"We were with a group of people, of course, waiting for the results to come in, and everybody was just almost speechless," said Pullman School District Superintendent Paul Sturm.
Not only did Pullman say "Yes" to their schools, the bond received a 78% approval rate.
"I mean, I've been here for eleven years and people kept talking about, 'When are we going to do this, when are we going to do this?' said Strum. "So it seems like the timing was right."
Before any changes are made to the high school, the district will make room for the increasing amount of elementary school students.
"Our target is to have classrooms by the Fall of 2014 at Franklin Elementary," said Sturm.
Across the border, the Moscow school district is hoping their $10.8 million dollar bond will also be approved.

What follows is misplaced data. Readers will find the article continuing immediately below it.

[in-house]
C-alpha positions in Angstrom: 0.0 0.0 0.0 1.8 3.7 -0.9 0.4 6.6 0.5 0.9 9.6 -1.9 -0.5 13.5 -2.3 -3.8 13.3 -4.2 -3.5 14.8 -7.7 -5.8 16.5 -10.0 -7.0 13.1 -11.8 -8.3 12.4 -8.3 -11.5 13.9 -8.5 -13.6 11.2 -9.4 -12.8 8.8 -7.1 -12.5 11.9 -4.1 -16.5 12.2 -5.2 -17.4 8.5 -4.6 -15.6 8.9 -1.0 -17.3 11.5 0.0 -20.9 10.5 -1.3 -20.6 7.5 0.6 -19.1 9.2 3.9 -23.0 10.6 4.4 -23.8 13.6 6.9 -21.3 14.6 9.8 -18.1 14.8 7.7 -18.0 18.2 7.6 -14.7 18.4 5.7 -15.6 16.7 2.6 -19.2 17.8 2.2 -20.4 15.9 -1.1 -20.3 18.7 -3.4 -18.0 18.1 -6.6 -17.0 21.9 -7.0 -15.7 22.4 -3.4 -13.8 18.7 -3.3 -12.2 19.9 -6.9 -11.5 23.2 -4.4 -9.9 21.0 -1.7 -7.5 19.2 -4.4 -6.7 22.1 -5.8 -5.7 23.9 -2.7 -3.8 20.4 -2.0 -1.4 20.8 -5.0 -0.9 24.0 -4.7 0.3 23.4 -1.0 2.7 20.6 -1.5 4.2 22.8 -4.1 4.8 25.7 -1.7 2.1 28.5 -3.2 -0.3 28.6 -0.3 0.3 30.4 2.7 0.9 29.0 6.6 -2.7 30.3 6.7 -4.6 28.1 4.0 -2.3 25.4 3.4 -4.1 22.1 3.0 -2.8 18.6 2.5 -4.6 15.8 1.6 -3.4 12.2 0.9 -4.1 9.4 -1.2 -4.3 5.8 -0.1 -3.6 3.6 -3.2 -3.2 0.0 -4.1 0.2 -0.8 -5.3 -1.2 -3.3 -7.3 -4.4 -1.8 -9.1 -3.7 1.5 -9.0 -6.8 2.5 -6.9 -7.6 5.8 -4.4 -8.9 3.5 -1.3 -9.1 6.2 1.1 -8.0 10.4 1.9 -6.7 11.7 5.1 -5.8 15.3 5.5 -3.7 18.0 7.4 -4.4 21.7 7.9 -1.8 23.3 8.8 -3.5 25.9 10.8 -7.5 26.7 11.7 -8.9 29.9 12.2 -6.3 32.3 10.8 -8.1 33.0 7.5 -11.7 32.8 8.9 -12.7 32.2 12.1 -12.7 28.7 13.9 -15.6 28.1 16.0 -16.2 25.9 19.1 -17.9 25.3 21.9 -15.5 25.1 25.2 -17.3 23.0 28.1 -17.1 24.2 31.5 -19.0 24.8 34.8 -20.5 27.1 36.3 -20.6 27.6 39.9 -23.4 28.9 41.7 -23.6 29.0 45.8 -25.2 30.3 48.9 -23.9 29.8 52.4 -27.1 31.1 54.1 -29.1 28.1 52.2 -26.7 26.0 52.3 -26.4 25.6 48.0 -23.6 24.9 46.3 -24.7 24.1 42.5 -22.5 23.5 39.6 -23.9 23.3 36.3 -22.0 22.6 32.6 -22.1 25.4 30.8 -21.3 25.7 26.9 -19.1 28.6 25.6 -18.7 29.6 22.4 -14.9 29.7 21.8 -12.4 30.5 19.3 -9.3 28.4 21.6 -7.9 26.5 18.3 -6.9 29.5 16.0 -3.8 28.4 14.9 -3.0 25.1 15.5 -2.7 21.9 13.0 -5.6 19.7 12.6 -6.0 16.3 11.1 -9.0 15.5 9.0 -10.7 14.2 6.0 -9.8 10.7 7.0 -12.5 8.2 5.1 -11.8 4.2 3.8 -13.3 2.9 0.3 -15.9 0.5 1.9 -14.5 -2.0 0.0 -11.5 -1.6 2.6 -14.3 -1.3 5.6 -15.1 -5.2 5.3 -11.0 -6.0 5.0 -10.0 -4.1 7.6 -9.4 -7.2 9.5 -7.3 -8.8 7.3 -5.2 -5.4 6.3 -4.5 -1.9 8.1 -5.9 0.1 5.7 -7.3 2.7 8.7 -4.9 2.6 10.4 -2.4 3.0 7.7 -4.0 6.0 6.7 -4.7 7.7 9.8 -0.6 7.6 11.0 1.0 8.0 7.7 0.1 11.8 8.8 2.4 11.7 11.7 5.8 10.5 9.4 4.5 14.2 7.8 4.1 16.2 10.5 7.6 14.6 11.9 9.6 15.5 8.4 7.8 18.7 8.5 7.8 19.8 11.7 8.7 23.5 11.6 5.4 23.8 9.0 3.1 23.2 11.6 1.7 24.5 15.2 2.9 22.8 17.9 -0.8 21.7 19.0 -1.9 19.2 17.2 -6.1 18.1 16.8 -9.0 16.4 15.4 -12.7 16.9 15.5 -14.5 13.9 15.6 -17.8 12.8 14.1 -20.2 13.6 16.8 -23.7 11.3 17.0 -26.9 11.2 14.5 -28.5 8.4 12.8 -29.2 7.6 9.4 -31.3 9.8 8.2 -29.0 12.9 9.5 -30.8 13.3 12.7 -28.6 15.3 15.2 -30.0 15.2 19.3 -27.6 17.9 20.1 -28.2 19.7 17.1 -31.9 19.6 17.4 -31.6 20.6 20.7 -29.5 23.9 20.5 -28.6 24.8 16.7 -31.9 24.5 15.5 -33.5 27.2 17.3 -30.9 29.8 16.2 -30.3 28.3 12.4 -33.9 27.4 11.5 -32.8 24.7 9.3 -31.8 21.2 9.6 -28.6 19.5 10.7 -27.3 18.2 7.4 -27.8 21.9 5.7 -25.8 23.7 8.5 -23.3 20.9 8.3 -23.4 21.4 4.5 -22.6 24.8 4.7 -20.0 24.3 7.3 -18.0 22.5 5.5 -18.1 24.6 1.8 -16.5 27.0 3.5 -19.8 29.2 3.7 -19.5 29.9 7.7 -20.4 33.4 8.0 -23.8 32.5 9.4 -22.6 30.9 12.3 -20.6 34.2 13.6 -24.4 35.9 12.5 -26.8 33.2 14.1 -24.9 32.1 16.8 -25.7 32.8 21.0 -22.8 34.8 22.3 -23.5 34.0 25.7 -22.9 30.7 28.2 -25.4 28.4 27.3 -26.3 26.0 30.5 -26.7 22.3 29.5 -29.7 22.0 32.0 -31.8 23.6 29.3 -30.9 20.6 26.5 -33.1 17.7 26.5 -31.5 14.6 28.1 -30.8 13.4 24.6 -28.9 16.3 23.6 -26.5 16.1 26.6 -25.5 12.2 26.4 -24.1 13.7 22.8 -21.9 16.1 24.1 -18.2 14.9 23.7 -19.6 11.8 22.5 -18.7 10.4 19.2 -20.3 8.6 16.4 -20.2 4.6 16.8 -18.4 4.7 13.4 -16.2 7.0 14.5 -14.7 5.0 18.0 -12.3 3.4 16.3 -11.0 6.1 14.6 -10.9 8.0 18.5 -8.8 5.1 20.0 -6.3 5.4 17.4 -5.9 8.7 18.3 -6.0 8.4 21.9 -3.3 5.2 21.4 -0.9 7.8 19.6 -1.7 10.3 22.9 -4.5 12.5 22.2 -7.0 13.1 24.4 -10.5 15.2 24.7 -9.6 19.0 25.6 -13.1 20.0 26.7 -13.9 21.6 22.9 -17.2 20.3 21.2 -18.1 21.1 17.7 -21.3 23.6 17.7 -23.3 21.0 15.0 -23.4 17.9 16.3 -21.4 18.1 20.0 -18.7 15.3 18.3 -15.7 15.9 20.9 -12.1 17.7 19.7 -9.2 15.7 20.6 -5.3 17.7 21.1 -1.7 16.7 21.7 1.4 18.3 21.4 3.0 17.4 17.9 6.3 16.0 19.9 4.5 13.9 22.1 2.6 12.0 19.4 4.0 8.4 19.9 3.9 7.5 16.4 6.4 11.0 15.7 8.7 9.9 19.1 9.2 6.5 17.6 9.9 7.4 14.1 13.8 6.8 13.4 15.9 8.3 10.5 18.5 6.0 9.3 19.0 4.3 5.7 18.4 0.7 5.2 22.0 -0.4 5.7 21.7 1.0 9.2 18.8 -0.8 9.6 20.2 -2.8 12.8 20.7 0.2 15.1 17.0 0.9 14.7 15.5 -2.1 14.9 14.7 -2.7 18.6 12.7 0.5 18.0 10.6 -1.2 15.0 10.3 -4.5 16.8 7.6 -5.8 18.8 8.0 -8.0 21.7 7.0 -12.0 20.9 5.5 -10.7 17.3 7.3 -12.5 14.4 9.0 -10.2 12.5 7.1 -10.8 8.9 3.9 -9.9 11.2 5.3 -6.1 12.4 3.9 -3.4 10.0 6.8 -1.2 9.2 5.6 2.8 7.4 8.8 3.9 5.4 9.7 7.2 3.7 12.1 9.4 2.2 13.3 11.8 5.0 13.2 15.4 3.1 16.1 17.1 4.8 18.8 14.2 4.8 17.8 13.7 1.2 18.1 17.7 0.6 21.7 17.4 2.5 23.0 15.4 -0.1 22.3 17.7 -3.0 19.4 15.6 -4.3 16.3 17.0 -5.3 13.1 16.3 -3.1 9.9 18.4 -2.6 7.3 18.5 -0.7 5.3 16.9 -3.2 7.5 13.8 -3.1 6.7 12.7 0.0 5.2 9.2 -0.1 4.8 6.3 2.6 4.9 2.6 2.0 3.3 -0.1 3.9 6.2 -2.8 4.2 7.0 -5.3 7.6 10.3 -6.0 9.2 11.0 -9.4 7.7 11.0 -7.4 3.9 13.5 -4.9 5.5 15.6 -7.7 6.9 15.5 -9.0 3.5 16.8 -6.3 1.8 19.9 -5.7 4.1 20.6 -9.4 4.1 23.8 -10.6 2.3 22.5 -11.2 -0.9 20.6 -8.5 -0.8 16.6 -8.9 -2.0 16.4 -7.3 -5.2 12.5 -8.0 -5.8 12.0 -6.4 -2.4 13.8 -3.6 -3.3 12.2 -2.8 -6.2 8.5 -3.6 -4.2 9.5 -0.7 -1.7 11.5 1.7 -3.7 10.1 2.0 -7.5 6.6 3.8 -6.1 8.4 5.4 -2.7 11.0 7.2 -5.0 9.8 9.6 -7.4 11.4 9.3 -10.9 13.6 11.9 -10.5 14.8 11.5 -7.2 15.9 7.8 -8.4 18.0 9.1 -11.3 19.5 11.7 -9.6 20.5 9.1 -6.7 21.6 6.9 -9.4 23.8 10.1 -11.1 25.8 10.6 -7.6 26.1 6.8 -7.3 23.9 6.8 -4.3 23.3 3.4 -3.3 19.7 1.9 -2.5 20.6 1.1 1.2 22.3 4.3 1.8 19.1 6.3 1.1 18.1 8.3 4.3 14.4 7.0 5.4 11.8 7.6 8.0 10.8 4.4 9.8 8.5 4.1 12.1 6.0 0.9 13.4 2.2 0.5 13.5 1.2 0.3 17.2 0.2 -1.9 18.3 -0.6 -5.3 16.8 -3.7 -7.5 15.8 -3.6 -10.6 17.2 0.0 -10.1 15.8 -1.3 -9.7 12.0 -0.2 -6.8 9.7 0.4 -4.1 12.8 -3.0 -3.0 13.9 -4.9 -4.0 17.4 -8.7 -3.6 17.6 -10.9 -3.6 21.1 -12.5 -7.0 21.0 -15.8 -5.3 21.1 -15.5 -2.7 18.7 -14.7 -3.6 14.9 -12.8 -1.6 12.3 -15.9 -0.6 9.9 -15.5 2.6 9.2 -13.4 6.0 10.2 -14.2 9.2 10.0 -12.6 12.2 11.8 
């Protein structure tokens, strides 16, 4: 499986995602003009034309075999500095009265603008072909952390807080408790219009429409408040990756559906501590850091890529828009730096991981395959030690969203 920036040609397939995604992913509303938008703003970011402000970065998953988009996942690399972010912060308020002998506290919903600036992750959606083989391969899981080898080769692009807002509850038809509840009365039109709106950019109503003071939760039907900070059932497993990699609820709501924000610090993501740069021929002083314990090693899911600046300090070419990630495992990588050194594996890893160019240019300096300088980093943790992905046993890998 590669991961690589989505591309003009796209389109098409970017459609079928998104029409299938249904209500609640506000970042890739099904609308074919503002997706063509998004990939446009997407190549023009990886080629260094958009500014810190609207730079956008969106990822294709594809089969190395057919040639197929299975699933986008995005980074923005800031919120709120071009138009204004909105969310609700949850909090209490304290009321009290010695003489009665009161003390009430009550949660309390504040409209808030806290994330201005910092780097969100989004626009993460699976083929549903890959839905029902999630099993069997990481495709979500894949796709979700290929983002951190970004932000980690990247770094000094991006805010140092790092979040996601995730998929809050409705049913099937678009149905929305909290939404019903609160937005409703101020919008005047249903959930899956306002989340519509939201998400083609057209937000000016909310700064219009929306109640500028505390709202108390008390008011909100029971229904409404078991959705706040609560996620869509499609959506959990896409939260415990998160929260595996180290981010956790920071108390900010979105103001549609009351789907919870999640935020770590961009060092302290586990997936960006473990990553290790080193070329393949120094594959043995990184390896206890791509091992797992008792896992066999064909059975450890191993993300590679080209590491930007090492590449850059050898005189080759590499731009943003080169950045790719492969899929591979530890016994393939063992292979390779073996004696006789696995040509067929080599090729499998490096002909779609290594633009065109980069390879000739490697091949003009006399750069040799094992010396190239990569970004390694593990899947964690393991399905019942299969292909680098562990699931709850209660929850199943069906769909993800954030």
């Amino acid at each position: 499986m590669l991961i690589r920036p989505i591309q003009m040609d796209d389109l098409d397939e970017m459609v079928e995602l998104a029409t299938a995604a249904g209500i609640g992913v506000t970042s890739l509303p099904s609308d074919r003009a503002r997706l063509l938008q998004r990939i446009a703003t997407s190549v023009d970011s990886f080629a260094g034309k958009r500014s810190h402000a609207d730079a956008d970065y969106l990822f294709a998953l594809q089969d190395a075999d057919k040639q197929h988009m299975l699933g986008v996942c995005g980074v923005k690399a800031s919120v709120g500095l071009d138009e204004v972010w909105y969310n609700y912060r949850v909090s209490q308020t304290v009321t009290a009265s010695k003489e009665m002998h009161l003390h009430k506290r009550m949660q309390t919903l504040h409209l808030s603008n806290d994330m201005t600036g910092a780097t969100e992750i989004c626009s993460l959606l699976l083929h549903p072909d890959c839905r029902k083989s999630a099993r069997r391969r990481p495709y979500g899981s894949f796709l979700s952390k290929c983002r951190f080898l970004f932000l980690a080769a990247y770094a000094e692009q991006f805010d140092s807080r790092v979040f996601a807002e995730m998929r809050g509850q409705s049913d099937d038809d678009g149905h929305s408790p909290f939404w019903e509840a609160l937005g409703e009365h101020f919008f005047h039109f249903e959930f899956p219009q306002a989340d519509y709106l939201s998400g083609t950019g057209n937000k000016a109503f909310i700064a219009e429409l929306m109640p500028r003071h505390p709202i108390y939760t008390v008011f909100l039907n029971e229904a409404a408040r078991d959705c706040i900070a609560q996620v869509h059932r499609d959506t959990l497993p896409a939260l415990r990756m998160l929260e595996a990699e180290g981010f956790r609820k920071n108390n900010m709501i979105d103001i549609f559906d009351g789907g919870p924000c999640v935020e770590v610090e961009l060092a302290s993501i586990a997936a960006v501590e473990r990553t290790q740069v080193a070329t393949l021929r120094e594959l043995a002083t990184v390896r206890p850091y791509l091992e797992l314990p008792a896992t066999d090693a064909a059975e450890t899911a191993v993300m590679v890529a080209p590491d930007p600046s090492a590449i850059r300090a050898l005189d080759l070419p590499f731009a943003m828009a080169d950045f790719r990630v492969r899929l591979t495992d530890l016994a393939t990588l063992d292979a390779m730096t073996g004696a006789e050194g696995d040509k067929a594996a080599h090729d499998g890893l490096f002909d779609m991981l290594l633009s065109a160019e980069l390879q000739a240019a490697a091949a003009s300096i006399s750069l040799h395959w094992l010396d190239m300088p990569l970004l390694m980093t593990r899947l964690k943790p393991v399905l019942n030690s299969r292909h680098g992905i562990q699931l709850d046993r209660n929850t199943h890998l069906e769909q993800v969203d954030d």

"The tax impact will not be as high as it was on the Pullman voters, and so we have high hopes that our community will support our efforts," said Moscow School District Superintendent Dale Kleinert.
Moscow's bond is only a fraction of Pullman's, but that doesn't mean passing it, will be any easier. The state of Washington will supplement Pullman's bond by at least $14 million-dollars, but Idaho won't provide any funding assistance to Moscow's schools.
"We are at a disadvantage in Idaho because the funding structure isn't there for building assistance in all of our schools and also the super-majority makes it much more tough to pass a bond," said Kleinert.
While Pullman needed a 60% approval rate, Moscow needs a two-thirds majority, which is about 67%. Moscow School District Superintendent Dale Kleinert is staying positive.
"Good schools make for good business as well, and our business community realizes that it's time to upgrade our schools and they've been very supportive, as has the city of Moscow," said Kleinert.
Moscow's School Board will officially decide on whether they'll put a bond or levy on the ballot on February 26, voters in the school district will go to the polls on May 21.